Combining art and science in creative communications

19 October 2017

Communicators need to harness a combination of science and art in order to create successful campaigns, said Ruth Yearley, Ketchum’s insight and strategy director, and Paul Hender, head of insight at Cision, at last night’s Cision panel event in London.

In front of an engaged audience, the pair agreed comms professionals should use data smartly and be aware of what they are measuring and why in order to achieve the best results. They also acknowledged that human instinct is needed to turn data into a story which engages their target audience.

A lot of ground was covered during the session. Here are just some of the key points that PRs should know:

1. Creativity is required to engage effectively with the audience

Yearley opened the debate with an impassioned speech about how instinct was being vilified in the industry, to the point that people defined as “creatives” were now asking whether she had data to back up her “whims.”

She said: “Data alone as a source of insight without the injection of the personal, without the instinctual unearthing of the unspoken knowns, without the empathy, will always be less interesting, less engaging and engender less connectivity with our audiences.”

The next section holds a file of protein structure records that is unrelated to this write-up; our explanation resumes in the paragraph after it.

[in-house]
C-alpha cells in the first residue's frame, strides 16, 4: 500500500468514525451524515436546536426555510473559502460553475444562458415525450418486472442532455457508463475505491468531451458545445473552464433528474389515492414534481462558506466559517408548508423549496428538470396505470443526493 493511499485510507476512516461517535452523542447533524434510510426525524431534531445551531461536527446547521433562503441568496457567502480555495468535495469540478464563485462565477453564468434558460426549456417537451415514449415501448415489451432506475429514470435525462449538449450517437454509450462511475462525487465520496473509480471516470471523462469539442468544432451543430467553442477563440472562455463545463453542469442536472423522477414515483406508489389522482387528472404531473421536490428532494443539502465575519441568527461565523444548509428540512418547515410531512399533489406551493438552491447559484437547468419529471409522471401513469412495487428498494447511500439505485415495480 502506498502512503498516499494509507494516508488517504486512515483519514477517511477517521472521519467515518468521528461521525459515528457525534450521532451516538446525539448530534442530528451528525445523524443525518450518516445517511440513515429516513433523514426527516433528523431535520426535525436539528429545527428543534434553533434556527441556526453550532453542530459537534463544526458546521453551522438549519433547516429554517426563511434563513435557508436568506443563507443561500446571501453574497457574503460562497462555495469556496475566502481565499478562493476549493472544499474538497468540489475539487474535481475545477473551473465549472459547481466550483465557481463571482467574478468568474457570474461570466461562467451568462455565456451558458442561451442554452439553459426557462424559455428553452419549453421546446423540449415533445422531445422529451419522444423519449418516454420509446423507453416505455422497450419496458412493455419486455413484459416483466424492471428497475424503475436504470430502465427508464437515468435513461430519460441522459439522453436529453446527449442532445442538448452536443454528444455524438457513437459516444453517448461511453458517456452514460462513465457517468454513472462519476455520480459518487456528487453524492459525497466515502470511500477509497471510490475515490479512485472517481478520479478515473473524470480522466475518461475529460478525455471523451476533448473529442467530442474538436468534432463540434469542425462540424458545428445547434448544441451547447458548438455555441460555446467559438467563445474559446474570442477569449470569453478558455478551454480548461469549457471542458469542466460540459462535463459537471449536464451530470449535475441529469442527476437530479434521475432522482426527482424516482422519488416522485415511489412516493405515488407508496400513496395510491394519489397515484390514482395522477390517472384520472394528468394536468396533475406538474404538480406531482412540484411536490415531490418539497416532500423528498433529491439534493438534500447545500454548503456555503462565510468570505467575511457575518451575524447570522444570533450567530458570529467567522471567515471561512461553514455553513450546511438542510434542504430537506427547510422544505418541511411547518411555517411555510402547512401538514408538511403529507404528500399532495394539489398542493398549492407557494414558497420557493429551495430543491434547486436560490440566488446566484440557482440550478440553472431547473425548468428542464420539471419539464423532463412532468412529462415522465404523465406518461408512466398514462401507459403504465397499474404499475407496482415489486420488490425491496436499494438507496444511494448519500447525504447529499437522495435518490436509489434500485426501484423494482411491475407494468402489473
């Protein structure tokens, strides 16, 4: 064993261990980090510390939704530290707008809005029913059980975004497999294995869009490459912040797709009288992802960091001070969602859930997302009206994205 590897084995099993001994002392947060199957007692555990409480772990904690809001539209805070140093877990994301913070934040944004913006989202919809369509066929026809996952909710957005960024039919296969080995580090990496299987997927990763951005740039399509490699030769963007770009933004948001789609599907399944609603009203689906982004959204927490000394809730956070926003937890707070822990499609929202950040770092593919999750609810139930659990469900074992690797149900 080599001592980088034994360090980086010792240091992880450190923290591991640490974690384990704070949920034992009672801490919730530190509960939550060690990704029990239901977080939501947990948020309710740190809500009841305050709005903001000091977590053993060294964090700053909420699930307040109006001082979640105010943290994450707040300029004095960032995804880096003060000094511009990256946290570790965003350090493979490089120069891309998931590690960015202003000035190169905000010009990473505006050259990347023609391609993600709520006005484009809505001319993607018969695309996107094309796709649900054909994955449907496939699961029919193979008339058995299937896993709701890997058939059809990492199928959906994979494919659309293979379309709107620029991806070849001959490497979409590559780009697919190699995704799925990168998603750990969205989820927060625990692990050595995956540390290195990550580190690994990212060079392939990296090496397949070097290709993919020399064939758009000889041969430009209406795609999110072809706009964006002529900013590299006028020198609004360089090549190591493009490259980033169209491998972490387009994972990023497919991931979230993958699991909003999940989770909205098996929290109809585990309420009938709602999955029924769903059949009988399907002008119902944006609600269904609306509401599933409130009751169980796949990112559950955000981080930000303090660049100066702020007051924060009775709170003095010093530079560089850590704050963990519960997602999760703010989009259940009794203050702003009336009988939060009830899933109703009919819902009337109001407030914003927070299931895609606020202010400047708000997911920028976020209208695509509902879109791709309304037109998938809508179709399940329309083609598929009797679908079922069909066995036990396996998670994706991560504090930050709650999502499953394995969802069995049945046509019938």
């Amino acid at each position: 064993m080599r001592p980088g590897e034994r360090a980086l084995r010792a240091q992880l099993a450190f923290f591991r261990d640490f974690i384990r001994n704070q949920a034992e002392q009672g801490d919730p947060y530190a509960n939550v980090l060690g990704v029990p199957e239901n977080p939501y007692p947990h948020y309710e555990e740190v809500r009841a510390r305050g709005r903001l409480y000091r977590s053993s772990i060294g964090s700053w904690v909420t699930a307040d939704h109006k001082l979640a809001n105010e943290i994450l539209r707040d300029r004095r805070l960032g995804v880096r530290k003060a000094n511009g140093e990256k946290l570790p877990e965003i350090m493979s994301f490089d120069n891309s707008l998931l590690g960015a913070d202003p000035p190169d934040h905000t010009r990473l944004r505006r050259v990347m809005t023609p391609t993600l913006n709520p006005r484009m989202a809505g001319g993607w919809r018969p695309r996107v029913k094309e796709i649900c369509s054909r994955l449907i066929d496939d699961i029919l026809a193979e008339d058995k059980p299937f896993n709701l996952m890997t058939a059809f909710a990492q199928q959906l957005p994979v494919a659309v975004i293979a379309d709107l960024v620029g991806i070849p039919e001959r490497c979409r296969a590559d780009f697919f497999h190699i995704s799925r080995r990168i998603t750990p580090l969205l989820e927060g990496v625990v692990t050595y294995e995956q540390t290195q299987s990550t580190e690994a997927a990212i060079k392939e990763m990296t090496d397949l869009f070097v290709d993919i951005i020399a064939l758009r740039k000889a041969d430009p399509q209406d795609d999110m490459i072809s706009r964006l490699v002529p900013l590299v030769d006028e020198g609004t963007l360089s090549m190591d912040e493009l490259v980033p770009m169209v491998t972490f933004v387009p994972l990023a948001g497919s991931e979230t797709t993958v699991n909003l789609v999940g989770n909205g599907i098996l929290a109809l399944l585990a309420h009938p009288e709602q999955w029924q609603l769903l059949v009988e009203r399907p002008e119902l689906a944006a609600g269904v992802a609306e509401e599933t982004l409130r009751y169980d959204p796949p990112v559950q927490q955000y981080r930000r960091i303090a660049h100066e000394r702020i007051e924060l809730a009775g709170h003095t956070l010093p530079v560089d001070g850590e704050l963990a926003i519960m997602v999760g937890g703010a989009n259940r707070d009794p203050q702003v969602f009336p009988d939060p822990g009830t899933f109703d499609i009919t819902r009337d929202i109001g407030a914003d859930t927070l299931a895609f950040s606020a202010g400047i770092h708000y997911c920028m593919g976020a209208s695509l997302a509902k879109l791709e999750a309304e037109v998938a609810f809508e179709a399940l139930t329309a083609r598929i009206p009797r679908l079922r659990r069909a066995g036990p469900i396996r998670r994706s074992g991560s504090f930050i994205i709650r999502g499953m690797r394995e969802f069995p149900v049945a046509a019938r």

2. Data is needed in order to make informed decisions

Hender countered that earned media needs to speak in the language of the C-suite: data and measurable results. He described his work with Microsoft’s comms team to interpret data which can be presented to the company’s executive decision makers.

He noted that Microsoft had been targeting the wrong type of audience and that the company needed to target other media. “Without data it is very difficult to make that business case internally,” he said.

3. Assessing the relevance of your measurement is vital

Both Hender and Yearley agreed that data is only as useful as the way it is used, with the industry often using the wrong measures to justify things or to get fast results.

“Facts need to be dug into, stretched and bent and added to before they become anything near an insight,” Yearly said.

Hender added that the pressure to quantify meant that communicators often measure something without assessing whether it is relevant.

4. Successful campaigns get the balance right

Both panellists articulated that communicators needed to employ both art and science to be successful. Yearley cited campaigns by Spotify and Kleenex as examples of data being used creatively to produce engaging stories.

Hender recalled personal experiences which have showed him that complementary skills produce the best results. “This is an important point about the debate we are having today. It’s not about one or the other, it’s about how the two can work together,” he said.


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